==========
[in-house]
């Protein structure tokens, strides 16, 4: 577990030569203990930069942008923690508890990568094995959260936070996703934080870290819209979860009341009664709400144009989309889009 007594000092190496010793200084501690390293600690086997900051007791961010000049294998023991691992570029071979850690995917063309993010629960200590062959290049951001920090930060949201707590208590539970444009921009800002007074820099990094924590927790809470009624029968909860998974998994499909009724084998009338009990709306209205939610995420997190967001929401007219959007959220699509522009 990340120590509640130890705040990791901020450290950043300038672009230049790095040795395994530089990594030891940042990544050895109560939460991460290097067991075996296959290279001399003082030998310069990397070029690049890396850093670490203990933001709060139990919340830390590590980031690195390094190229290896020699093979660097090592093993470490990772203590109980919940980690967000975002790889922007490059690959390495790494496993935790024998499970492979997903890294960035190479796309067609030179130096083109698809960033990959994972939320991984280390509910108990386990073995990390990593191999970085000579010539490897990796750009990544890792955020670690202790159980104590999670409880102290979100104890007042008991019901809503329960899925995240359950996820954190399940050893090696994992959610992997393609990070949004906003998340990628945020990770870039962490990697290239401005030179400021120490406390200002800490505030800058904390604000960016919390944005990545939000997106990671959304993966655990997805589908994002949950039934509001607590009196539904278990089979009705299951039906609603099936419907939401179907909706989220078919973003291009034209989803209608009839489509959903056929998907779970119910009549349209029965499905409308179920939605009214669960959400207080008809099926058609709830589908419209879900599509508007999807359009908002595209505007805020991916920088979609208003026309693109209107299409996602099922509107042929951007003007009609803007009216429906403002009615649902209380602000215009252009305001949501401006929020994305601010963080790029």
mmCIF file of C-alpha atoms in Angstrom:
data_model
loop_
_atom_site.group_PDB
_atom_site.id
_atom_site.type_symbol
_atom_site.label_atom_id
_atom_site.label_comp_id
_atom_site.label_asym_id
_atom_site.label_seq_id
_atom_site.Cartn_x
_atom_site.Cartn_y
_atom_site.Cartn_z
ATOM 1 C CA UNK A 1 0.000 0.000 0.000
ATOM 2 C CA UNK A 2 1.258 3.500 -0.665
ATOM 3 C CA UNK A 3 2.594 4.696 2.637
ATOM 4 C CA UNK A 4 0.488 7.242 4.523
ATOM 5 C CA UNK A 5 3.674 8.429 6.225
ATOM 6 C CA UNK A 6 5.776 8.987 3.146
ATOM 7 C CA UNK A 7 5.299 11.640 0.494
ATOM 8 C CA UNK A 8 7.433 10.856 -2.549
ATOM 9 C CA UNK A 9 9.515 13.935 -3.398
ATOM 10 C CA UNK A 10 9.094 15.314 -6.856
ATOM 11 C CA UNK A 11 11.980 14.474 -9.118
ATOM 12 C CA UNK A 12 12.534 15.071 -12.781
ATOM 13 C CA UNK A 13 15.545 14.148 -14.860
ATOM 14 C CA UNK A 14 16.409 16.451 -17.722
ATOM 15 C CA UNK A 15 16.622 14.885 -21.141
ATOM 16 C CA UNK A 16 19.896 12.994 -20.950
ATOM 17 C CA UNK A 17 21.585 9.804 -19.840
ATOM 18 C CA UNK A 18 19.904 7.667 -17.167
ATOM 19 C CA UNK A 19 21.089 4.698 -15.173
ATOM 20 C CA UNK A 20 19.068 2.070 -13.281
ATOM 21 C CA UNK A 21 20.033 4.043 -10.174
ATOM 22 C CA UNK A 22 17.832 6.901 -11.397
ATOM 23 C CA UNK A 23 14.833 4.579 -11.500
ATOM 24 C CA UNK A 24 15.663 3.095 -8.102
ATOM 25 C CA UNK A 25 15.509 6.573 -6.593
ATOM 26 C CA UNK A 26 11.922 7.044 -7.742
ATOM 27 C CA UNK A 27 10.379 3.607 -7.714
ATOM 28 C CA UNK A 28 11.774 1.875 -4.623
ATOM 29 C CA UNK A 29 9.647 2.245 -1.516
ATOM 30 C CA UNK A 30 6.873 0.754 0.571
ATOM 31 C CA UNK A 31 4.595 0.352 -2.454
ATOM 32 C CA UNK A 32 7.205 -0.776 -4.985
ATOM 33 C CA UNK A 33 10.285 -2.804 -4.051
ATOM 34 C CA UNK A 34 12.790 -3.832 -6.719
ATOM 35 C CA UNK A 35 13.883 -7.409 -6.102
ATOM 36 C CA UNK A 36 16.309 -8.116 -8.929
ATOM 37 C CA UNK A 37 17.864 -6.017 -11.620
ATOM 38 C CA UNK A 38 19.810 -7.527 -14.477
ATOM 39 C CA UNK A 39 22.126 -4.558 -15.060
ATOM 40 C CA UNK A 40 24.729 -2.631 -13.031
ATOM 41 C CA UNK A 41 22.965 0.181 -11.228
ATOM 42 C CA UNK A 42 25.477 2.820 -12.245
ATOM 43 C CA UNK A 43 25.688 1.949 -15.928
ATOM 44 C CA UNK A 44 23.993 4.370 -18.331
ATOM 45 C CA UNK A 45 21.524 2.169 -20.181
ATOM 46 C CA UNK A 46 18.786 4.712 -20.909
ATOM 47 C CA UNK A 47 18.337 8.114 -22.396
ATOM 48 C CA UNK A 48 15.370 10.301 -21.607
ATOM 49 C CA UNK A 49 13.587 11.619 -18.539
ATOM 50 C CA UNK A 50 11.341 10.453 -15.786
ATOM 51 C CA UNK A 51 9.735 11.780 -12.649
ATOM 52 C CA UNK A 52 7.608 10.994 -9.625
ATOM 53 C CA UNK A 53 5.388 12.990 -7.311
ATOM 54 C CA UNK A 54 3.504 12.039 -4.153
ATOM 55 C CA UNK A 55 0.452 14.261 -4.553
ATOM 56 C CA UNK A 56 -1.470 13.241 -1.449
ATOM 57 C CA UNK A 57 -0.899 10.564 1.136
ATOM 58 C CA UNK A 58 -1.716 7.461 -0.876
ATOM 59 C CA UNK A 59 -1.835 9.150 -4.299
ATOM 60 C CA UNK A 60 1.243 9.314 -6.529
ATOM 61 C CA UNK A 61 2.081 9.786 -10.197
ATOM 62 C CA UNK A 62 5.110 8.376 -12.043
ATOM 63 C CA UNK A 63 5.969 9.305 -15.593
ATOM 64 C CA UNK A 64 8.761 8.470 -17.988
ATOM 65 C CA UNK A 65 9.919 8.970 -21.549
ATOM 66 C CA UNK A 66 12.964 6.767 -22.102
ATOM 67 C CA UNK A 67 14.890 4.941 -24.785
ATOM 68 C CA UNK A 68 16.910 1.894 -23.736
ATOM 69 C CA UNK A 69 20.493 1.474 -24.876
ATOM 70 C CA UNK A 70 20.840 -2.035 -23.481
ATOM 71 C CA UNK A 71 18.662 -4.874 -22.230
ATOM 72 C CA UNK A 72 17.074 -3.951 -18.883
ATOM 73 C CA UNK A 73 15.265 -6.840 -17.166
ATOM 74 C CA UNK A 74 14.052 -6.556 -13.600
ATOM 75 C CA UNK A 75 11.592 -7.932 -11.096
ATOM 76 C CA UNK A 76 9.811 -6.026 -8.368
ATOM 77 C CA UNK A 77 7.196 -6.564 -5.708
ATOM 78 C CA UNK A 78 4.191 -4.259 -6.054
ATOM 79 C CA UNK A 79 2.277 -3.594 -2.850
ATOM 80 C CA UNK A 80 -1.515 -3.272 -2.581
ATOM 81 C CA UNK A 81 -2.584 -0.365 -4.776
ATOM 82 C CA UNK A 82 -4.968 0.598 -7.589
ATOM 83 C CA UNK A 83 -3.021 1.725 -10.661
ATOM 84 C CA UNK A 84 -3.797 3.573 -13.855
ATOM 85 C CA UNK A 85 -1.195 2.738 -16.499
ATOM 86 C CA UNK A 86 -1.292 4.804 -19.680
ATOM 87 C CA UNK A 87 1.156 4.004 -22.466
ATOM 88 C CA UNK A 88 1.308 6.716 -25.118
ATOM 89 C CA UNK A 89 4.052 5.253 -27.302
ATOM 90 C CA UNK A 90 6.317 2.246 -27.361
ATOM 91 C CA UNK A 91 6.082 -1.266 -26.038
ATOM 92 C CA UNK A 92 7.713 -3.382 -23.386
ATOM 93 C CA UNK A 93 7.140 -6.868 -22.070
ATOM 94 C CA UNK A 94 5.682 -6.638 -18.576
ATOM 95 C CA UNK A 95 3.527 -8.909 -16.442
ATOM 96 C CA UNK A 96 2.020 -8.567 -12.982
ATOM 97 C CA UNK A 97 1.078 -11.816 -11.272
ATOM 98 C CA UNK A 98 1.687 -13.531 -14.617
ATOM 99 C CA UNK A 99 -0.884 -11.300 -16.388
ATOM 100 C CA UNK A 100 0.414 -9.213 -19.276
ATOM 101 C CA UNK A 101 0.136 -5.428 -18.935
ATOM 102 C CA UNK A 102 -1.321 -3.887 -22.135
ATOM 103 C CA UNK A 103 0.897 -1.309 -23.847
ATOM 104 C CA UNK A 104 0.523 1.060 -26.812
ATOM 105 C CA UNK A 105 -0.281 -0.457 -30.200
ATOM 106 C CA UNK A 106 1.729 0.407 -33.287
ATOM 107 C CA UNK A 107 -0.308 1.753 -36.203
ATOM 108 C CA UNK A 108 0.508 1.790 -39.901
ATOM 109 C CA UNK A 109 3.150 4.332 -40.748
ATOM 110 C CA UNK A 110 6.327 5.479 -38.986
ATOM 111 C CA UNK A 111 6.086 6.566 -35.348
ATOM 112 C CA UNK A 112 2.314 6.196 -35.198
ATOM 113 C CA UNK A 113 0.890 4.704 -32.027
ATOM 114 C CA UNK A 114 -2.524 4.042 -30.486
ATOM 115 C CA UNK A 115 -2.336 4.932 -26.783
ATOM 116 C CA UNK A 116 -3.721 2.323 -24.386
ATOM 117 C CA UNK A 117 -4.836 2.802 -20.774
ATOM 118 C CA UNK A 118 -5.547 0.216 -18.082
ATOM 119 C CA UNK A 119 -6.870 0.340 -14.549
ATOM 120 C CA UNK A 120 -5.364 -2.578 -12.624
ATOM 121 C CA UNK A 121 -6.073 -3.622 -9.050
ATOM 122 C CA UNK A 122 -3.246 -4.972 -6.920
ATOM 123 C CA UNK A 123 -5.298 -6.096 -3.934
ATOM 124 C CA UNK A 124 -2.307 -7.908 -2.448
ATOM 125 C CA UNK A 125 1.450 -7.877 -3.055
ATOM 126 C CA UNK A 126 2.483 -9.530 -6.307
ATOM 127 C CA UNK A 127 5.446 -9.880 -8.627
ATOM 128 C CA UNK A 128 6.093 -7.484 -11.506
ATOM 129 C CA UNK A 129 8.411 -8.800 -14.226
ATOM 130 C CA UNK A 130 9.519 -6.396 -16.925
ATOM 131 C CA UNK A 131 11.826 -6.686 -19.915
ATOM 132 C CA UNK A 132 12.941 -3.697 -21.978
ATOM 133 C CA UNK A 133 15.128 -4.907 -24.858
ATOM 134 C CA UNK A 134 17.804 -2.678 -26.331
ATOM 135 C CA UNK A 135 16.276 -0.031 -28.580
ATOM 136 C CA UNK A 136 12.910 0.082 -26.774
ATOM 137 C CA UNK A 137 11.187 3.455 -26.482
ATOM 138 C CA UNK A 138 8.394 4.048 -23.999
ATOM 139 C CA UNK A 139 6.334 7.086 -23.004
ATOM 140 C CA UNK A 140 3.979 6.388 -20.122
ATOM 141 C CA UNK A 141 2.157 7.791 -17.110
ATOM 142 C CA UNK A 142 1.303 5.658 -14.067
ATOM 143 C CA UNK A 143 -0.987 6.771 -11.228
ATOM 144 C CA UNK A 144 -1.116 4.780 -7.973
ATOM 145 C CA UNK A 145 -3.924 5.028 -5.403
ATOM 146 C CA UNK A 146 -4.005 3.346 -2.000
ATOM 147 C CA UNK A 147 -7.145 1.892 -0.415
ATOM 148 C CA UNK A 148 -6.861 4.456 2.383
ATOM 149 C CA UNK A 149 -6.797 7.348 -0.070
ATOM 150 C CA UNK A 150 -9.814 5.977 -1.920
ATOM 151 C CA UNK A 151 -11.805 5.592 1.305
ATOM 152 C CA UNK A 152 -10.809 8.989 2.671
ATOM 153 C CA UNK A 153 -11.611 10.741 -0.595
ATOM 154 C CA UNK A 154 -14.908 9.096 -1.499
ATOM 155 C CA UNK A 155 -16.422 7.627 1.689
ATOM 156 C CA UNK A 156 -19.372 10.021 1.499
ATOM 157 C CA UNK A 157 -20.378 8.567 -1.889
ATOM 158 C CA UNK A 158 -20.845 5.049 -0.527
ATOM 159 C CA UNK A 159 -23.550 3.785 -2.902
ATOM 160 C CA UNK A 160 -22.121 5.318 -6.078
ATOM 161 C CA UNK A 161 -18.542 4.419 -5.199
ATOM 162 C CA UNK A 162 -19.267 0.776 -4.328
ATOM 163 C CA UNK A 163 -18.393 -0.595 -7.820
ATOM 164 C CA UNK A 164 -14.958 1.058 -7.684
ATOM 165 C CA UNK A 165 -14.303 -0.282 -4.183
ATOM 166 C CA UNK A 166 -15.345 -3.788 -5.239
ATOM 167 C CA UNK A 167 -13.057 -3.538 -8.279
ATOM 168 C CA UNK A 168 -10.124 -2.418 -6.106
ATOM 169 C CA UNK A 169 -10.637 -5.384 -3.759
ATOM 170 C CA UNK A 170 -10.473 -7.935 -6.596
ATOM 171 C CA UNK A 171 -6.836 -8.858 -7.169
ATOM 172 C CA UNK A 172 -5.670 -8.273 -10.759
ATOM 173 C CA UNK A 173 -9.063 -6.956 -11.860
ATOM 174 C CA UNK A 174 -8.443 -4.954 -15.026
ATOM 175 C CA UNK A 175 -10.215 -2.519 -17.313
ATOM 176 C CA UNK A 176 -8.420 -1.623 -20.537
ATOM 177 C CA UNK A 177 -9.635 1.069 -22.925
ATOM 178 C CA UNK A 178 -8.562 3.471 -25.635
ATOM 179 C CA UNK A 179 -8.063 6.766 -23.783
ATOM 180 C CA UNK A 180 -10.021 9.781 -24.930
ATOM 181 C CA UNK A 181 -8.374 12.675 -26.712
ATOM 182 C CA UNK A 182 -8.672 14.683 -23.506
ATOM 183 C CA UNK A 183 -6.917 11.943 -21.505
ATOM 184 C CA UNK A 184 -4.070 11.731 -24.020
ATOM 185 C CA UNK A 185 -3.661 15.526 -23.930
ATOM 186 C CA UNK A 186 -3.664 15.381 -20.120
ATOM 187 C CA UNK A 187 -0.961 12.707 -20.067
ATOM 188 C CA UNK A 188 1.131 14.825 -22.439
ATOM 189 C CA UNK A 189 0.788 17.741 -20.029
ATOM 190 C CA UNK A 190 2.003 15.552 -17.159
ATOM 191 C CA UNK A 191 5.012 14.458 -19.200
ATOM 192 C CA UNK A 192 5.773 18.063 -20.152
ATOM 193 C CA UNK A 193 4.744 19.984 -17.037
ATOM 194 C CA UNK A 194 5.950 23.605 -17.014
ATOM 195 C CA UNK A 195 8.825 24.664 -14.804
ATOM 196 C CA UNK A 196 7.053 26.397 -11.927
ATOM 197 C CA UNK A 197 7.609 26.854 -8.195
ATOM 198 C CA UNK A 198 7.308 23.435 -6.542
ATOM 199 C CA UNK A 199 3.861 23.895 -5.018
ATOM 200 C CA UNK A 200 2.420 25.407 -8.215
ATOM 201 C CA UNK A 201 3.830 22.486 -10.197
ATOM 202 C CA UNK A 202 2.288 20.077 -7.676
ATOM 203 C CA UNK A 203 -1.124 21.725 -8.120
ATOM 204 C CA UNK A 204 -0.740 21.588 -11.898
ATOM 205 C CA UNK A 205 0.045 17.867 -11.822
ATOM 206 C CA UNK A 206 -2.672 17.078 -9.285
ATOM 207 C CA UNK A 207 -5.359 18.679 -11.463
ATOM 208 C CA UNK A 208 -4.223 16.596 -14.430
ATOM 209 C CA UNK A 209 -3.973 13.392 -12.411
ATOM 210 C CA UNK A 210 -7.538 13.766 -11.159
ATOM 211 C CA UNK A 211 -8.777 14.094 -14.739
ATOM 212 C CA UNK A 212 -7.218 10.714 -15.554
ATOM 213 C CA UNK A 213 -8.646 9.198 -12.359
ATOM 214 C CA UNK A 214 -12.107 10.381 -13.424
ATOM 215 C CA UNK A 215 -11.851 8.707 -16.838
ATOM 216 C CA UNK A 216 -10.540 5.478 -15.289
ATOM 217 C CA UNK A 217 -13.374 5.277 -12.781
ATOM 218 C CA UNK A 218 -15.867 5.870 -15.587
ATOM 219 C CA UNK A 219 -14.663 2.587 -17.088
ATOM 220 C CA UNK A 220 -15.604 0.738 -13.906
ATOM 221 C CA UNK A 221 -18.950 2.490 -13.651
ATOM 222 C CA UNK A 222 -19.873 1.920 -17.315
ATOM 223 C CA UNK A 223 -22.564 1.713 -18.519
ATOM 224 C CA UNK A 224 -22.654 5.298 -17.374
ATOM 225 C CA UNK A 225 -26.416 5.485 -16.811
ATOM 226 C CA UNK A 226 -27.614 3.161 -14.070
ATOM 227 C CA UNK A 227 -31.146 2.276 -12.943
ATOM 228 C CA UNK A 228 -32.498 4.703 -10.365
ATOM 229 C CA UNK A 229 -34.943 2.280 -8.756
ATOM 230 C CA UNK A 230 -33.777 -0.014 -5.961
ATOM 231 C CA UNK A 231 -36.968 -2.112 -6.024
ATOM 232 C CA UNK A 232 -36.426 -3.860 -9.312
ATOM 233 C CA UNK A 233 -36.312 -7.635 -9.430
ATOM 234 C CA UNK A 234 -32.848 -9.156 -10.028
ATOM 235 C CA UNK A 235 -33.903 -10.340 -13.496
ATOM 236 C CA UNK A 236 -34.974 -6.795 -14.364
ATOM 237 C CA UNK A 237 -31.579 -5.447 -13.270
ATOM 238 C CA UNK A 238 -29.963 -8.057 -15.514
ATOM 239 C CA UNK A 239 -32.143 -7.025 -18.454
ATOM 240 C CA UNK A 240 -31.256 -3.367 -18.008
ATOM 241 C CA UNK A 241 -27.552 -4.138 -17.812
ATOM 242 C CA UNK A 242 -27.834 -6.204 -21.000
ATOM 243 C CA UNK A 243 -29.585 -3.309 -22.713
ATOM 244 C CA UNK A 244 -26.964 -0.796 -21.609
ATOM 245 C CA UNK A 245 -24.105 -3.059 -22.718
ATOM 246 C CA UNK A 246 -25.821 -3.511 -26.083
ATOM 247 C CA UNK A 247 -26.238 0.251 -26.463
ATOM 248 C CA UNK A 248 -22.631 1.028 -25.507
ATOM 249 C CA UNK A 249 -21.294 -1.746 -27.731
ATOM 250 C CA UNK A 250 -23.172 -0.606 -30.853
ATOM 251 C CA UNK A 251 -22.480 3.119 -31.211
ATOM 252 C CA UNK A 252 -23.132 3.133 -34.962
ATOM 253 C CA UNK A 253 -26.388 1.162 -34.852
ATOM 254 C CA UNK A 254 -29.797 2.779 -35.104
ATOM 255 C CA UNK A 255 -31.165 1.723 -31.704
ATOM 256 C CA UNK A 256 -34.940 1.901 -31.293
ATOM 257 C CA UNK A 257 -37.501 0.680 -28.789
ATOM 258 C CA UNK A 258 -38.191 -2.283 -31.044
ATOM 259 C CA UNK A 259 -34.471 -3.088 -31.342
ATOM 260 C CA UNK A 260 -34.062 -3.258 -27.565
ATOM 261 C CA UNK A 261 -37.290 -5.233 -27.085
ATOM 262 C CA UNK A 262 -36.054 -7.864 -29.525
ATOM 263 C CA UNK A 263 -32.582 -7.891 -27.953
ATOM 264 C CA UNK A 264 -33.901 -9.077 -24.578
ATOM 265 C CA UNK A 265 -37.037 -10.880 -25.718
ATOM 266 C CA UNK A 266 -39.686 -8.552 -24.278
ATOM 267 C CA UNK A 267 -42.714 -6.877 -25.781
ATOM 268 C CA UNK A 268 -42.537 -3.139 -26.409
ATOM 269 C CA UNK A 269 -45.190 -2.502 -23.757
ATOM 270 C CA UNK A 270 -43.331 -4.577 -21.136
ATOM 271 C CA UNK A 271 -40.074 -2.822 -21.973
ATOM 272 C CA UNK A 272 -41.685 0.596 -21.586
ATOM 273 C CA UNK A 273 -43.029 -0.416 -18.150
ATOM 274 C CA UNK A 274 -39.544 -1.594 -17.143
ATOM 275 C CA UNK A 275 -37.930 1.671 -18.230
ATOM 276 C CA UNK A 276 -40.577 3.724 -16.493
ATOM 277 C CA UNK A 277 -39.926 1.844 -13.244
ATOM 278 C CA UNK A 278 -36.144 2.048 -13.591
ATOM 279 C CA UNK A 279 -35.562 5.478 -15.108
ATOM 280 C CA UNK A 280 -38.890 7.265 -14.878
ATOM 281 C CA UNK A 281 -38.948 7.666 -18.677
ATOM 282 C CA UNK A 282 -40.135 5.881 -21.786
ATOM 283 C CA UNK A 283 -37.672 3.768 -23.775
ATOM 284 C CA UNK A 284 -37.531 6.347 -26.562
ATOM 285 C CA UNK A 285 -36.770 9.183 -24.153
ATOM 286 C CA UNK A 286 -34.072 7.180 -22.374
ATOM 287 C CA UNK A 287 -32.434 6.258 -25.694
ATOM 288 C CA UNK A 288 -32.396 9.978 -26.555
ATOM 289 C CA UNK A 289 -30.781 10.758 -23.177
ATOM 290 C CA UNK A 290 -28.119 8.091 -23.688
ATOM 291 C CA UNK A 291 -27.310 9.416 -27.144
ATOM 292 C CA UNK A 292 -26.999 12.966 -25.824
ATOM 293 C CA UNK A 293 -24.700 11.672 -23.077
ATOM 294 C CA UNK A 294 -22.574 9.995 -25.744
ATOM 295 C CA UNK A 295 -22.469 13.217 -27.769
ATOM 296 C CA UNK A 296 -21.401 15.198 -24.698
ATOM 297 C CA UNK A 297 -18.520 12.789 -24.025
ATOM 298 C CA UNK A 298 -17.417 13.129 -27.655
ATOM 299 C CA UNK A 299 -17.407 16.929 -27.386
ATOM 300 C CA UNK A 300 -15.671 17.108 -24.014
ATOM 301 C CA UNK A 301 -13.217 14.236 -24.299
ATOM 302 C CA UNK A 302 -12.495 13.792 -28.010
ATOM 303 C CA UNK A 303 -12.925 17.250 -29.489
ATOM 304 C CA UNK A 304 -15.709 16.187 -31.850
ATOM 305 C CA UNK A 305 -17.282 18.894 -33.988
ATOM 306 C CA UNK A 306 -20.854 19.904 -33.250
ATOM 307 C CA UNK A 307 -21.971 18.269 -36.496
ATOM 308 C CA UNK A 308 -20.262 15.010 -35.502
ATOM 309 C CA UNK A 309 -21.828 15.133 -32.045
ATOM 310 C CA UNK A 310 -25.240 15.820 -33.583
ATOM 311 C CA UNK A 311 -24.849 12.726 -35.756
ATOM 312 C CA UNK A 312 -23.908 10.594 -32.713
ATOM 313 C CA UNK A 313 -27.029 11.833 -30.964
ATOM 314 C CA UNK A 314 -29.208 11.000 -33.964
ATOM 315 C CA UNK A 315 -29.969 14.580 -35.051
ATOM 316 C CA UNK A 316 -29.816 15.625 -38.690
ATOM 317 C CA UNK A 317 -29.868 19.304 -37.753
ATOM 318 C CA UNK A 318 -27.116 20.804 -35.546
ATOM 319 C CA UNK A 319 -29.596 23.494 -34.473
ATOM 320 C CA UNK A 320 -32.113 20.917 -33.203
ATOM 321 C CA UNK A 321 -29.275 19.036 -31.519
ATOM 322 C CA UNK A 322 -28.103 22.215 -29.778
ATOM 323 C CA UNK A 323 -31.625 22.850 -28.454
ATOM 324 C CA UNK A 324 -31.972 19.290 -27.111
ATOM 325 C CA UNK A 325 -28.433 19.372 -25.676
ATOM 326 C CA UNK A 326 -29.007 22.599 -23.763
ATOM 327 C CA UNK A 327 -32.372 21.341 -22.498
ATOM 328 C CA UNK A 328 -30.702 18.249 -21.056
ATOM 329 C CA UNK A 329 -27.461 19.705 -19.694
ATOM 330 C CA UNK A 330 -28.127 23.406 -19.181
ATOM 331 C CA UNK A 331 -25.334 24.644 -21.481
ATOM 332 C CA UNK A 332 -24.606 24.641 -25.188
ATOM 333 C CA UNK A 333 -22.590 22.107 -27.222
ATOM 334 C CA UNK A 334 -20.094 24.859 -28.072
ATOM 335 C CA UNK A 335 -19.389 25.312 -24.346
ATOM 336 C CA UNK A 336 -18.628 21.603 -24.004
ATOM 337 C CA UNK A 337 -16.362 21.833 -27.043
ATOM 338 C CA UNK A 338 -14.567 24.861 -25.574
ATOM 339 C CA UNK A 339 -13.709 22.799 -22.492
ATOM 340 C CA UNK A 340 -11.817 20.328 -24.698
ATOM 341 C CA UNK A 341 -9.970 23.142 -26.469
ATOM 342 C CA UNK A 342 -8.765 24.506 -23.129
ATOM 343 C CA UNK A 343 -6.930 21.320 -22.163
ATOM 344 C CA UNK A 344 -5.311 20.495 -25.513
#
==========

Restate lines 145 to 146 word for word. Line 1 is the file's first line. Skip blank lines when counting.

ATOM 130 C CA UNK A 130 9.519 -6.396 -16.925
ATOM 131 C CA UNK A 131 11.826 -6.686 -19.915